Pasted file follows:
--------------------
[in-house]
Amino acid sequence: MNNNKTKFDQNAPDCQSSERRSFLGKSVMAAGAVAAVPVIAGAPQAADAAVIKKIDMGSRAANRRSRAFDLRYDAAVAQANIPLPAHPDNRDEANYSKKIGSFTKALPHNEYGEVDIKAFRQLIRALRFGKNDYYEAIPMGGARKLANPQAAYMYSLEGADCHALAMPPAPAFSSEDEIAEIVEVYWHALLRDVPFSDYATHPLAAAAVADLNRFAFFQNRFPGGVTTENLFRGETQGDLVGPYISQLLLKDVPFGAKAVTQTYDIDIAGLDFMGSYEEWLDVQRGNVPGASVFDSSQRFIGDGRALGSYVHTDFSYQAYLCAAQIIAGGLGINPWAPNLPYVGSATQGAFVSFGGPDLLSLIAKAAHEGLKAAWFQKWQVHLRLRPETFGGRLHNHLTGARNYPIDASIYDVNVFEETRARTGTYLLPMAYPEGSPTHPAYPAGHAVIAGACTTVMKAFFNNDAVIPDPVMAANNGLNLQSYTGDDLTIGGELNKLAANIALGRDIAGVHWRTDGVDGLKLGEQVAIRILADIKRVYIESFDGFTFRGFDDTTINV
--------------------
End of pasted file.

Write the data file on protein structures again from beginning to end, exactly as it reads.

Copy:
[in-house]
Amino acid sequence: MNNNKTKFDQNAPDCQSSERRSFLGKSVMAAGAVAAVPVIAGAPQAADAAVIKKIDMGSRAANRRSRAFDLRYDAAVAQANIPLPAHPDNRDEANYSKKIGSFTKALPHNEYGEVDIKAFRQLIRALRFGKNDYYEAIPMGGARKLANPQAAYMYSLEGADCHALAMPPAPAFSSEDEIAEIVEVYWHALLRDVPFSDYATHPLAAAAVADLNRFAFFQNRFPGGVTTENLFRGETQGDLVGPYISQLLLKDVPFGAKAVTQTYDIDIAGLDFMGSYEEWLDVQRGNVPGASVFDSSQRFIGDGRALGSYVHTDFSYQAYLCAAQIIAGGLGINPWAPNLPYVGSATQGAFVSFGGPDLLSLIAKAAHEGLKAAWFQKWQVHLRLRPETFGGRLHNHLTGARNYPIDASIYDVNVFEETRARTGTYLLPMAYPEGSPTHPAYPAGHAVIAGACTTVMKAFFNNDAVIPDPVMAANNGLNLQSYTGDDLTIGGELNKLAANIALGRDIAGVHWRTDGVDGLKLGEQVAIRILADIKRVYIESFDGFTFRGFDDTTINV